Monday, March 12, 2012

2409.txt

cc: lbutleratXYZxyzr.edu, k.briffaatXYZxyz.ac.uk
date: Wed, 2 Jun 1999 11:19:35 -0600 (MDT)
from: Tom Wigley <wigleyatXYZxyzker.ucar.edu>
subject: Re: Paleo and Balling
to: Phil Jones <p.jonesatXYZxyz.ac.uk>

Thanks, Phil. I've faxed a copy to Tom in Copenhagen.

Lisa

On Tue, 1 Jun 1999, Phil Jones wrote:

>
> Lisa,
> Tom requires this for a public debate he's having with
> Michaels and other skeptics on June 7. He tells me he's in
> Denmark at the moment. I couldn't get something to him yesterday
> as it was a holiday here. Can you forward the reply to him ?
>
> Cheers
> Phil
>
> Tom,
> Keith's in the Ural mountains for the next two weeks. You
> probably emailed Malcolm re this one Utah chronology. As you say
> this is one chronology, but Balling shouldn't have reconstructed
> ANNUAL temperature. This may only work as the growing season is
> part of the year. Malcolm may know if this is a good site for
> temperature, also what standardization, if any, was used. Balling
> doesn't say what r-squared he got or anything about Calib/Verif
> or why the tree width series was deautocorrelated. So I would
> say single site is the main point to make and his detail-less
> calibration. Balling wouldn't accept a global/hemipsheric
> temperature series based on one station - so why accept one
> based on on tree series. He quotes an r value of 0.45, which is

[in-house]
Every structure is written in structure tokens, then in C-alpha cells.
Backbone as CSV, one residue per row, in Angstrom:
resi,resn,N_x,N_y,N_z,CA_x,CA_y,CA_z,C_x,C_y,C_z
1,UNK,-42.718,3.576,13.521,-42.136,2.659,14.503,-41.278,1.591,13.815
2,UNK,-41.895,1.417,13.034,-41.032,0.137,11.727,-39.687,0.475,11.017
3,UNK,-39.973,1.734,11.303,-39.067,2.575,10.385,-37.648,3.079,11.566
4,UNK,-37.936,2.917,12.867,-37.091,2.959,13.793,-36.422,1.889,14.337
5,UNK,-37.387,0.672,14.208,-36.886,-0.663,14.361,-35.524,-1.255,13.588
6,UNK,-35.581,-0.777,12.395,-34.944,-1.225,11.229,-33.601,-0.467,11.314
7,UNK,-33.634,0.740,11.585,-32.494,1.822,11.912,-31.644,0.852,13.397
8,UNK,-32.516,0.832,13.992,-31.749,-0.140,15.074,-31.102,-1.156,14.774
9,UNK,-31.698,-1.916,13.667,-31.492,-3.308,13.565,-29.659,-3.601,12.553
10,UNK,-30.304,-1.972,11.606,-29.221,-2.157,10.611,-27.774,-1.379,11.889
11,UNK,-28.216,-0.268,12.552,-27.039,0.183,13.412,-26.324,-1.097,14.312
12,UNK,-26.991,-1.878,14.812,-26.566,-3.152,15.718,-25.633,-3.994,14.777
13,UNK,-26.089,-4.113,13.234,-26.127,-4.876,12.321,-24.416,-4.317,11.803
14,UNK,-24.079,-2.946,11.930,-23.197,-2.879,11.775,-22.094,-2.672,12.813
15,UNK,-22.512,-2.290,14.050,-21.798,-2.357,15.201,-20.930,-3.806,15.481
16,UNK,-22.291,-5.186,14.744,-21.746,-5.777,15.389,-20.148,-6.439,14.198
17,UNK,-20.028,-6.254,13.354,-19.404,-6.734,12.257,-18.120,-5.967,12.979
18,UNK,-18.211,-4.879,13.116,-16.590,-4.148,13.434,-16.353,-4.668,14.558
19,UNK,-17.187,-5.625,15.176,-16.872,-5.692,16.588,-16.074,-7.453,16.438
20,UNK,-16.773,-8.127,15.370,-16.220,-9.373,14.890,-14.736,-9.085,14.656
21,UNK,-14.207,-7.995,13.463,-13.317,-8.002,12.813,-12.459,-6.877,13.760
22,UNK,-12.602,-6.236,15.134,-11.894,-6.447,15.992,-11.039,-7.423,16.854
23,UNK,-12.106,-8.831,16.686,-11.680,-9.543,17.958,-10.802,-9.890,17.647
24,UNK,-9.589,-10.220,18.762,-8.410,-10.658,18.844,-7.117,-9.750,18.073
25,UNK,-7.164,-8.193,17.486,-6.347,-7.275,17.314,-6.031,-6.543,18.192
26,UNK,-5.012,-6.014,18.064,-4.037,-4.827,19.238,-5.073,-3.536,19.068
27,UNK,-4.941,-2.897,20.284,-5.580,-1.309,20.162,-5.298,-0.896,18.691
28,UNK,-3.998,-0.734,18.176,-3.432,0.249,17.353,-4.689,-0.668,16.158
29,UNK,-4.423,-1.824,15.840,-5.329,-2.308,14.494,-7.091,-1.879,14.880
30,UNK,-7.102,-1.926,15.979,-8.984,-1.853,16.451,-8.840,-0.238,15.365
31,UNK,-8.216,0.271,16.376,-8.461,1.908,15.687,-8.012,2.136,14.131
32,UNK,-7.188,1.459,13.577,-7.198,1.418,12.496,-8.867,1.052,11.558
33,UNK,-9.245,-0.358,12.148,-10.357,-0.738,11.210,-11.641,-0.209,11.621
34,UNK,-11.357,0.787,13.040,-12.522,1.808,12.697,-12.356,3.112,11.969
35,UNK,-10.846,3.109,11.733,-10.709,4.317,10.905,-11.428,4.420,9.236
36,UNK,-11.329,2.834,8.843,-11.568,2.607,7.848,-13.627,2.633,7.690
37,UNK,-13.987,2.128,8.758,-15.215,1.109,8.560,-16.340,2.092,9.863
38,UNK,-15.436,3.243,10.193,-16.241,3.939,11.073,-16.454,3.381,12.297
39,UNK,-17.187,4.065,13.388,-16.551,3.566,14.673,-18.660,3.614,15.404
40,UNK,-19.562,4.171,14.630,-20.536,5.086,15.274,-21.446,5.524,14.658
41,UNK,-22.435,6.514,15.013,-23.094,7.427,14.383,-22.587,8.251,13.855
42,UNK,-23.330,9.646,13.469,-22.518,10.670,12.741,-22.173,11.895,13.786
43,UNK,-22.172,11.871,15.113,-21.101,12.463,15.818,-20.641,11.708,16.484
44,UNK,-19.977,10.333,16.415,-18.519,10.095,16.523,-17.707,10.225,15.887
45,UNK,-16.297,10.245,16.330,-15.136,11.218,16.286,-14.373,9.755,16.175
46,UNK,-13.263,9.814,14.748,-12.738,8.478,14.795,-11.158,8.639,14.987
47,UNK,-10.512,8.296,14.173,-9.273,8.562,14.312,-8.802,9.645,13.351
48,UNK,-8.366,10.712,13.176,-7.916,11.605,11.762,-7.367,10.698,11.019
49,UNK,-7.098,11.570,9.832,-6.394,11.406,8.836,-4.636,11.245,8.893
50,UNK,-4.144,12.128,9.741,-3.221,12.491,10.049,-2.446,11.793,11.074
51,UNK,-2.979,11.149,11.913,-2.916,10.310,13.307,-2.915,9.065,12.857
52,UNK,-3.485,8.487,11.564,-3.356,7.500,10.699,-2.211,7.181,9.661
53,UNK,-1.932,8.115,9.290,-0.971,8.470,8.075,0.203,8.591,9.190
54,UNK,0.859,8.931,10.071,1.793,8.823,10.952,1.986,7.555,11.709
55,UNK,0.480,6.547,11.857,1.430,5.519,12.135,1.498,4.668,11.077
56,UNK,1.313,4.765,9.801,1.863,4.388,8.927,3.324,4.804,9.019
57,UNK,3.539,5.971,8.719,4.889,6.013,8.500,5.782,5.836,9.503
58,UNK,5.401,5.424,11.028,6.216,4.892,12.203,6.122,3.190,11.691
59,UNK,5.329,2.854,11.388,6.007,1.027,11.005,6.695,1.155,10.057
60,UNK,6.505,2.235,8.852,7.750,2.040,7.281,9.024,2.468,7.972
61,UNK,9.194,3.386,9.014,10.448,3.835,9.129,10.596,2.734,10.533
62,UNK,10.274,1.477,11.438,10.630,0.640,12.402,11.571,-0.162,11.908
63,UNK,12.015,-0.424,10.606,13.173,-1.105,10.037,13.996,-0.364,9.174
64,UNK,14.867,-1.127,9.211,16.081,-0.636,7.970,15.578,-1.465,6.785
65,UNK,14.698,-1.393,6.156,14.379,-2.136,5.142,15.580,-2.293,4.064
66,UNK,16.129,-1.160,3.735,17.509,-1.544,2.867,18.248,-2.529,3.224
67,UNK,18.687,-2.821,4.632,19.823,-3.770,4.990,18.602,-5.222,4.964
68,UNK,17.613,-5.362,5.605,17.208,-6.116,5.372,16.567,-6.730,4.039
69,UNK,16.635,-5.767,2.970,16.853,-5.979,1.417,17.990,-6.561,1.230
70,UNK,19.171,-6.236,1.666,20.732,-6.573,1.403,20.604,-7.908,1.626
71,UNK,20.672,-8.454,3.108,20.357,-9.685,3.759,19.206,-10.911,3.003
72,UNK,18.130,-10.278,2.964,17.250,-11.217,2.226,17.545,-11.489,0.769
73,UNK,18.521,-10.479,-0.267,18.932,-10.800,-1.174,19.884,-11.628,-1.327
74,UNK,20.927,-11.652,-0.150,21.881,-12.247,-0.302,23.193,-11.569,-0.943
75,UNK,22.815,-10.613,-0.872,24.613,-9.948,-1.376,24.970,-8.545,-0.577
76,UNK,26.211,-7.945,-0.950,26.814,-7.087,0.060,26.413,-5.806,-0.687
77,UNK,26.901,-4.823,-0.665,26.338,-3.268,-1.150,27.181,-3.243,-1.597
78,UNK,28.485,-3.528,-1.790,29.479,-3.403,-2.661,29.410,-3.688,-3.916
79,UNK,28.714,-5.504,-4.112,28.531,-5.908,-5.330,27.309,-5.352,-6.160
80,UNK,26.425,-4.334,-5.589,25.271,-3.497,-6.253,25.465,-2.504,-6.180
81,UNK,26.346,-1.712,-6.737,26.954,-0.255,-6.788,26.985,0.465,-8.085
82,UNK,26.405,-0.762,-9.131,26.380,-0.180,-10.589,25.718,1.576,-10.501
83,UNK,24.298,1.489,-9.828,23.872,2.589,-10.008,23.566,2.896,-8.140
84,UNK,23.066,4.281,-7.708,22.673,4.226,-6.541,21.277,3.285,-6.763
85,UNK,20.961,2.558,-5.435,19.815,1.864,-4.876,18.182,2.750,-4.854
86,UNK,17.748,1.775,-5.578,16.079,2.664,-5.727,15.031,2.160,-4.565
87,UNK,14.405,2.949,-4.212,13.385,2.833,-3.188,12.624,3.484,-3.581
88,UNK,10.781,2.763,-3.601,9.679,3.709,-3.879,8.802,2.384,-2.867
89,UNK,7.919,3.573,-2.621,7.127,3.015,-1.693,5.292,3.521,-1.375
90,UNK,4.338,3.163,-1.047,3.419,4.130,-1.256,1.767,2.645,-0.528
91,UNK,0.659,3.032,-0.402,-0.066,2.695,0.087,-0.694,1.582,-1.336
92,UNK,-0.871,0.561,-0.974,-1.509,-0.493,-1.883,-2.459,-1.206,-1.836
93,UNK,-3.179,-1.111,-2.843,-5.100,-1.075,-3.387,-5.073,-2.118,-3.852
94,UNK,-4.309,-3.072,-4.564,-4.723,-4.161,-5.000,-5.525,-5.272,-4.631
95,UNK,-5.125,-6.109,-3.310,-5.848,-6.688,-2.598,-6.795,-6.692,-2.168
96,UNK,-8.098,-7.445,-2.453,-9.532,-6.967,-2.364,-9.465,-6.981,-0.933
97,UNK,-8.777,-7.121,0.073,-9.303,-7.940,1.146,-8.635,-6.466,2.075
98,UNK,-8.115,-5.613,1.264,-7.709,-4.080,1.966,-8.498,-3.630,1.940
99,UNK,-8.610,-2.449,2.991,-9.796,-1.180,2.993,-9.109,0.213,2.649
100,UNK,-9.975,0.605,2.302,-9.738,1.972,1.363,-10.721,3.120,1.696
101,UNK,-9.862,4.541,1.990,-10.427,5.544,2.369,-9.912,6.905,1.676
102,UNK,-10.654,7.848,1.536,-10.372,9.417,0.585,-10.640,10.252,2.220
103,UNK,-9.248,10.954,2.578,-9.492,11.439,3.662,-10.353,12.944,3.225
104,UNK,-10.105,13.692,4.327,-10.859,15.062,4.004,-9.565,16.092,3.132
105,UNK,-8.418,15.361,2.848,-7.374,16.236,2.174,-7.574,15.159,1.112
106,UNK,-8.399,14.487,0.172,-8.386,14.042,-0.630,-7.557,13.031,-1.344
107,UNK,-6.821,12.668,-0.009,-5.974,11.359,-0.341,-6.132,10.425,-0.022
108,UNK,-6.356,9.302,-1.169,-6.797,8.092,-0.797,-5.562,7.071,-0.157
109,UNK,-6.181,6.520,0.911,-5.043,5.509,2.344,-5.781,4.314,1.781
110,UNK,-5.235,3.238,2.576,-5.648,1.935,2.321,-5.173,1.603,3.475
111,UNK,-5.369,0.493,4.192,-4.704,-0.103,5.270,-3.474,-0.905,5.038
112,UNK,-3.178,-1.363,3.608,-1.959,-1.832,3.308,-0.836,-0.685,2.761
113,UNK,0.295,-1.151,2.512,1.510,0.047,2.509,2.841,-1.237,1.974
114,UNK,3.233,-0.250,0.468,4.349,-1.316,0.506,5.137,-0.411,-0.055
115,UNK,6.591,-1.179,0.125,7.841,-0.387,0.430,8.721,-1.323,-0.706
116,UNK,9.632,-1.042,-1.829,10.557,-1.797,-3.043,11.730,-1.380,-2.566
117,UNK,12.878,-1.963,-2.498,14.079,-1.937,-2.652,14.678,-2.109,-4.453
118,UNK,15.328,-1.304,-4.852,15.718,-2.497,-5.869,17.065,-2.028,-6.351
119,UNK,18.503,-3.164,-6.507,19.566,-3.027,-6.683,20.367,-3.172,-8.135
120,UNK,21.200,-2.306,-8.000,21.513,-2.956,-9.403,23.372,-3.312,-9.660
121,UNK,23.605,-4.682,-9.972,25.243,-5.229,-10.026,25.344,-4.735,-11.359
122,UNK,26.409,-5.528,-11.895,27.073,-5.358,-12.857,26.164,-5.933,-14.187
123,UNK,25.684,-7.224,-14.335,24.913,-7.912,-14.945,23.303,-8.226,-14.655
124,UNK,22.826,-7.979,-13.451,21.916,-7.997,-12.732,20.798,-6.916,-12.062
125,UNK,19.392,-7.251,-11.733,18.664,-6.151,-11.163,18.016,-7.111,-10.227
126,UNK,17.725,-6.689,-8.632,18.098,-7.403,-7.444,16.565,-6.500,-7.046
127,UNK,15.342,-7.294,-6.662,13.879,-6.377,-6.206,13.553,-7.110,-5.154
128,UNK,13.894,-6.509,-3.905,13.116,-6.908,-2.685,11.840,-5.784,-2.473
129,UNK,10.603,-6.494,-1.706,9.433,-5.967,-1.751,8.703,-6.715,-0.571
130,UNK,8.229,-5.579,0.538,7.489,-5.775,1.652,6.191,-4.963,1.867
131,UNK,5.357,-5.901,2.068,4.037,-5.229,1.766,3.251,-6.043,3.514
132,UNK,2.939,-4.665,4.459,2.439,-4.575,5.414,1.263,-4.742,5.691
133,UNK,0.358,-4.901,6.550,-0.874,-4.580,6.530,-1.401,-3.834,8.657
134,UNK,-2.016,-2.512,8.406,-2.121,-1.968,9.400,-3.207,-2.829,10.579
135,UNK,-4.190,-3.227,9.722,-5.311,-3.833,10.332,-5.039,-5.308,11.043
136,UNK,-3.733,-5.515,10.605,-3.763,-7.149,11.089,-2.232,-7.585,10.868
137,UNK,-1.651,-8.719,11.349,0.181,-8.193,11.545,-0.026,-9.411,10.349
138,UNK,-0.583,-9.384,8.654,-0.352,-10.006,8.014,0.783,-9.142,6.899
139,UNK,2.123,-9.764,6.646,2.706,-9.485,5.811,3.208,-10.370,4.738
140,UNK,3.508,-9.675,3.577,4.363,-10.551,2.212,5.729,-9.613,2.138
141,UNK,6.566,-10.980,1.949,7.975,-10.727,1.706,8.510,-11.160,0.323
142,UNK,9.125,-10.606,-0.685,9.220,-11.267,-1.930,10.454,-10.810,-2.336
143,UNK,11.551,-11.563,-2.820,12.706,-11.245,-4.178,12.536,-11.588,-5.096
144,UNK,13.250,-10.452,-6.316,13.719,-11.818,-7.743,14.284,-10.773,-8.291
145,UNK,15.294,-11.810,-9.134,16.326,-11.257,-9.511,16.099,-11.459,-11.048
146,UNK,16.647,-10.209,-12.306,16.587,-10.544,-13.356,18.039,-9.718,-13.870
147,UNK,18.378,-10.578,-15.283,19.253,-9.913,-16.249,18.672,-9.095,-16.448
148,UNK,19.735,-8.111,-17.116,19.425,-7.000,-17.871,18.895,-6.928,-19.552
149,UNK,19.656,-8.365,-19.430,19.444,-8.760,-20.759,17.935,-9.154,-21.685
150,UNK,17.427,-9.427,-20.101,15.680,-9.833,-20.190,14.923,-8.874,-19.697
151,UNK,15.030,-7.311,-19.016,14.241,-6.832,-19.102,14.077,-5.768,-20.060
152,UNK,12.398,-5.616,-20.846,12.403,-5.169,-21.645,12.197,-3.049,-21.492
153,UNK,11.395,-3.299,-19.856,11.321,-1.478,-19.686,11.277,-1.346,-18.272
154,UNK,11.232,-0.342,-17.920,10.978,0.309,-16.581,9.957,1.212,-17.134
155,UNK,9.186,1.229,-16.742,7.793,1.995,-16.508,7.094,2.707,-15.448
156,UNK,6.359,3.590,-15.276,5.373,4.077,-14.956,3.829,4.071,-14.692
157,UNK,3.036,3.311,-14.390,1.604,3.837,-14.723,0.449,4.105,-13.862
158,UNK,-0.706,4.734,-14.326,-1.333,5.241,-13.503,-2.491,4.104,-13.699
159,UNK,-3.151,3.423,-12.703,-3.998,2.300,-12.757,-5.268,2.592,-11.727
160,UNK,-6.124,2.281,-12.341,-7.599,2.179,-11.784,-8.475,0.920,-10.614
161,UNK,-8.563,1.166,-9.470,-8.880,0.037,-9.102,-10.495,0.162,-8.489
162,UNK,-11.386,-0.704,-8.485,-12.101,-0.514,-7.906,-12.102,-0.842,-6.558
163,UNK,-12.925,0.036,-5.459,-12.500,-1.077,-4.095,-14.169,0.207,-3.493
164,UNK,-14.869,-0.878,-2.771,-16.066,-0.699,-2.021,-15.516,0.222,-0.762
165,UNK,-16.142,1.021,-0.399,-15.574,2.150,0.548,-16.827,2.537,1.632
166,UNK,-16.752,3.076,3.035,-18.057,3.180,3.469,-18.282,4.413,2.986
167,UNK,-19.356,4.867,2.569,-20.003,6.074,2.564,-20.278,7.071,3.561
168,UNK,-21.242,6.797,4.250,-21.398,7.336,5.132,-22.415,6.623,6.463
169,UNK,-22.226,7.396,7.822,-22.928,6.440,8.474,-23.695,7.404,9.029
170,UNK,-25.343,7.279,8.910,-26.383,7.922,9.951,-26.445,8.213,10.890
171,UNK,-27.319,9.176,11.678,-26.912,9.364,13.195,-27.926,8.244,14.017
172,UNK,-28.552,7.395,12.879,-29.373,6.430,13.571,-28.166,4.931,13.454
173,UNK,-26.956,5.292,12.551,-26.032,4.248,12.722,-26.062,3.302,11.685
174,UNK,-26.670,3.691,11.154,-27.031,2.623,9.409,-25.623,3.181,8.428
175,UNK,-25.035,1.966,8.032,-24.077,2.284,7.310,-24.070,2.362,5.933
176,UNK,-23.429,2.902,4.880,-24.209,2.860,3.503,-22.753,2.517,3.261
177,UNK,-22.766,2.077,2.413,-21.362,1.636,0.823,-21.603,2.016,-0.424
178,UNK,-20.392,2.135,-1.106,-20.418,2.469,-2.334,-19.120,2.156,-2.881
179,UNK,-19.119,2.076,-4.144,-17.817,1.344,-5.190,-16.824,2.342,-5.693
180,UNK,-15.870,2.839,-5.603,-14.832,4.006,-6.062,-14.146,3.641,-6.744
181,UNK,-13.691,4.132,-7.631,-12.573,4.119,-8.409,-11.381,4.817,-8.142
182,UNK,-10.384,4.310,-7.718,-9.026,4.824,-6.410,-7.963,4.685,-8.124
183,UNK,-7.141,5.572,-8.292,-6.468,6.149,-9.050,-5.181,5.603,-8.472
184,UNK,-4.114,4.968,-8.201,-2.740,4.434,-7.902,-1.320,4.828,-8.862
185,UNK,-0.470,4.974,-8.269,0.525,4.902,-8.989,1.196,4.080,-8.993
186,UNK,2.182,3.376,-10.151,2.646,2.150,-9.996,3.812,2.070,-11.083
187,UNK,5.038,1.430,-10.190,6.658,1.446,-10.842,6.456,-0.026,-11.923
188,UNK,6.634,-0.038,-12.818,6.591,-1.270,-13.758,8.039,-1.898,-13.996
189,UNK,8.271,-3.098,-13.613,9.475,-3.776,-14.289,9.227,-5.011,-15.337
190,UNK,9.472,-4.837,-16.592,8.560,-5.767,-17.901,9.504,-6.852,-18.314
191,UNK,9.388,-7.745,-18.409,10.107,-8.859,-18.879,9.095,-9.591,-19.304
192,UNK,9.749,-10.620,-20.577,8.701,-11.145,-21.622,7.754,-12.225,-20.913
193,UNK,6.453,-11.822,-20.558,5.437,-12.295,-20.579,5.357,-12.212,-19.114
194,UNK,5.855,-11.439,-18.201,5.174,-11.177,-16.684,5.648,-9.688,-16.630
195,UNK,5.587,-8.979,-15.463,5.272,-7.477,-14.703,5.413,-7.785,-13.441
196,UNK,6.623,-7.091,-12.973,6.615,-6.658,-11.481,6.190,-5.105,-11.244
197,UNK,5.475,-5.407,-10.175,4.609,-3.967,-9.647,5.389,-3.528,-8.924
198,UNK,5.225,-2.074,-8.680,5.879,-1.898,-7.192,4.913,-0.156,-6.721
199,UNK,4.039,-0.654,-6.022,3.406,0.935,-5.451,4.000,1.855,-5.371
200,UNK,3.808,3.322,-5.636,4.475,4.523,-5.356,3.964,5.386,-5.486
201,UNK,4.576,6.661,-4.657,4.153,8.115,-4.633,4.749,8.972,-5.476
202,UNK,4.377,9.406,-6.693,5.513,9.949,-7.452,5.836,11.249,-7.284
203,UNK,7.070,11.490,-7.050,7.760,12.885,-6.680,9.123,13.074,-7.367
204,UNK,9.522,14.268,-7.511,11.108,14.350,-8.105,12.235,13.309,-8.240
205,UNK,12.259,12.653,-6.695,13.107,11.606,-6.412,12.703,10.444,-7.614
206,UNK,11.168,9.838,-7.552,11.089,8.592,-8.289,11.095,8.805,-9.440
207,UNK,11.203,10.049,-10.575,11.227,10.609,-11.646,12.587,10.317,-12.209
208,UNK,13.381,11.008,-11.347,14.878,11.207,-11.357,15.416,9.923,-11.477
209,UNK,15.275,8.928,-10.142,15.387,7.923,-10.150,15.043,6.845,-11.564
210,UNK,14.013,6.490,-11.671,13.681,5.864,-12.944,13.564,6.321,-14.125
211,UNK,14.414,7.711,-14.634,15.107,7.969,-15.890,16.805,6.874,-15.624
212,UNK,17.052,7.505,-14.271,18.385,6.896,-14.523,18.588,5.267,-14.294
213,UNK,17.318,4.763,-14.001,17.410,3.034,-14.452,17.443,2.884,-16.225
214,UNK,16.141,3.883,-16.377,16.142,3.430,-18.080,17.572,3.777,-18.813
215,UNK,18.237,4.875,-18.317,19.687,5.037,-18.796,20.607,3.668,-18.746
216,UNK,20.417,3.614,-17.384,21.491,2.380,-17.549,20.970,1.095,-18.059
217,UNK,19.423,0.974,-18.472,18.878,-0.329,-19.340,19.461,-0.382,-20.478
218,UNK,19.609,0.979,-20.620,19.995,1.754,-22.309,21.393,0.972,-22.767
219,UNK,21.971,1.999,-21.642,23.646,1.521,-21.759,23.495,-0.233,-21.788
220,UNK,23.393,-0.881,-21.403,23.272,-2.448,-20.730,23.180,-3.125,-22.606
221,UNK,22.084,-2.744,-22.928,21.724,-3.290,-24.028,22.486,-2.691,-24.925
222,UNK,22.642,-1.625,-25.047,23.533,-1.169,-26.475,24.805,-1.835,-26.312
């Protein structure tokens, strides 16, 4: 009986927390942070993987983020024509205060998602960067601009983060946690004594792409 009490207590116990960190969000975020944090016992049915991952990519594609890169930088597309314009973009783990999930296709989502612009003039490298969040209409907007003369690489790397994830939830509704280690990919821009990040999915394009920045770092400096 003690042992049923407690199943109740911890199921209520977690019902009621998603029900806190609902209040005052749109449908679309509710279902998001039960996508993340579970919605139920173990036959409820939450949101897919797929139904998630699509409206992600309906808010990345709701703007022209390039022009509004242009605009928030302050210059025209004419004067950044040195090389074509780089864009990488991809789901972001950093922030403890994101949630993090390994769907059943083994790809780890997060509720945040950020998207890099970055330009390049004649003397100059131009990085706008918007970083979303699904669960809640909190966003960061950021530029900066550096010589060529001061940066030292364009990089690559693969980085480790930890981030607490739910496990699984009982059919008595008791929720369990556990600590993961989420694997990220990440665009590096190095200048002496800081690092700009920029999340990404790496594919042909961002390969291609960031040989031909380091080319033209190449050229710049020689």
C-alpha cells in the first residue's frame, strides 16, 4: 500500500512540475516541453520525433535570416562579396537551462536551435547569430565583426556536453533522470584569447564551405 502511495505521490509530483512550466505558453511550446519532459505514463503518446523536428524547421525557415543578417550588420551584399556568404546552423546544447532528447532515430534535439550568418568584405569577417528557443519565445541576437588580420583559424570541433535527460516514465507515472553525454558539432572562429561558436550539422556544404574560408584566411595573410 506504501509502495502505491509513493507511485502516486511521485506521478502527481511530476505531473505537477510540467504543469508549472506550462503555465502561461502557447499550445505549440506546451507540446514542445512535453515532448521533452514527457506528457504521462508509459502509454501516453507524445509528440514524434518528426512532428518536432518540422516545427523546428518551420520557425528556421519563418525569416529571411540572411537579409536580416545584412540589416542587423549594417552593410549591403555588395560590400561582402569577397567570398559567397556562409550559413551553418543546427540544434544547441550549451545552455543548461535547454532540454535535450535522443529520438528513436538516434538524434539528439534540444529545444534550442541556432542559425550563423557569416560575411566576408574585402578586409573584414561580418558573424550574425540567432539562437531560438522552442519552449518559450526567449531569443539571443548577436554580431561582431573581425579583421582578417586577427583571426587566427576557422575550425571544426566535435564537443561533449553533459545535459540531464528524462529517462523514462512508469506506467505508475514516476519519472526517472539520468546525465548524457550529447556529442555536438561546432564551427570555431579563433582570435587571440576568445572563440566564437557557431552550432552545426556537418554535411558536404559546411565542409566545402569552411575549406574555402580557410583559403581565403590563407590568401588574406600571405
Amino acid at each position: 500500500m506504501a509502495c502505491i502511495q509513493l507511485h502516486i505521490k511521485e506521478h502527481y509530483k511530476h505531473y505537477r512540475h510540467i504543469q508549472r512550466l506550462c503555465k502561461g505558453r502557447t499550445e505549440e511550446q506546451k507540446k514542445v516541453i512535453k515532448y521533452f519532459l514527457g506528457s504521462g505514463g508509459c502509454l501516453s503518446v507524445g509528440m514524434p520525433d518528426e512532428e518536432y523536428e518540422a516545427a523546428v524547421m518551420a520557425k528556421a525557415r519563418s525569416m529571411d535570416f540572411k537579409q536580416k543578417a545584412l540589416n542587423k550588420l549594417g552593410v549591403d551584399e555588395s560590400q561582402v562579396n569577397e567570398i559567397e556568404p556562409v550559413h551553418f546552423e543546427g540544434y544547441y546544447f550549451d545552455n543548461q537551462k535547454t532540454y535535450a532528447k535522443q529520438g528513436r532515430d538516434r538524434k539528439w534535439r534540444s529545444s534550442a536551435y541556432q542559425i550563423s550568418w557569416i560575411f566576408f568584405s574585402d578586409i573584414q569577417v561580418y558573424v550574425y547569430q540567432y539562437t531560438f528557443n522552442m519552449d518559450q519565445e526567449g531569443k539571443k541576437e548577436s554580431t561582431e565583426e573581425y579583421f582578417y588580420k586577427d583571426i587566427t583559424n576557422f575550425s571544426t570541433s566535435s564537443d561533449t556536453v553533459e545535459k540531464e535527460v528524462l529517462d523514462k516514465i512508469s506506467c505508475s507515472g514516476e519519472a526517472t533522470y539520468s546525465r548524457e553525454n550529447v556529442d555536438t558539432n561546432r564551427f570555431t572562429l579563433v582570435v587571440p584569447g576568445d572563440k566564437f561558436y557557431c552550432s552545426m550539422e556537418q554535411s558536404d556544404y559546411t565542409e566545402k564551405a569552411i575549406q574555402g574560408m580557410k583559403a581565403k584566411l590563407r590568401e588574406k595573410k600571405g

> not very high !
>
> Looking at Balling's figure (#1) it would seem from the skew
> of his reconstructions that he has an inverse relationship
> with temperature (ie it's really precip that the trees respond
> to). I would expect 'real' annual temps in Utah to be -vely
> skewed. Ring widths will be -vely skewed. He has +ve skew in the
> reconstruction, hence the presumed inverse relationship. Despite
> his small r value of 0.45, he has quite a range in the
> reconstruction. I would doubt whether Utah could get 4C warmer
> in a year.
>
> If you use many more proxy series ( tree rings/ widths, ice
> cores, historical etc) then you get a different view of the
> past 1000 years. The papers to mention are
>
> a) Jones et al (1998) in The Holocene 8 467-483.
>
> b) Mann et al (1998) Nature 392 779-787 and GRL(1999) 26, 759-762.
>
> c) Briffa et al (1999) Science compass piece in early May.
>
> All 3 use different sets of paleo series ( Jones 17 long series,
> Mann about 100 and Keith about 400 density series).
>
> All conclude that 20th century is the warmest of the millennium
> and the warming during it unprecedented since 1400. All
> centuries this millennium are cooler than the 1961-90 base
> period - the 20th by about -0.05 and the 17th (coldest) 0.5
> below 1961-90. Warmest century in the first half of the
> millennium was about 0.1-0.2 below 1961-90. Range of values
> of decades over the last 1000 years is quite small - 1990s
> about 0.35 and 1601-1610 -0.7. Even the coldest year of 1601
> was only about 1 C below 1961-90. This level of variability of
> hemipsheric average temperature is in accord with the long
> model control runs and the few runs with solar forcing since
> ~ 1650.
>
> Hope this is of some use.
>
> Cheers
> Phil
>
>
> Prof. Phil Jones
> Climatic Research Unit Telephone +44 (0) 1603 592090
> School of Environmental Sciences Fax +44 (0) 1603 507784
> University of East Anglia
> Norwich Email p.jonesatXYZxyz.ac.uk
> NR4 7TJ
> UK
>
> ----------------------------------------------------------------------------
>
>
>


**********************************************************
*Tom M.L. Wigley *
*Senior Scientist *
*National Center for Atmospheric Research *
*P.O. Box 3000 *
*Boulder, CO 80307-3000 *
*USA *
*Phone: 303-497-2690 *
*Fax: 303-497-2699 *
*E-mail: wigleyatXYZxyzr.edu *
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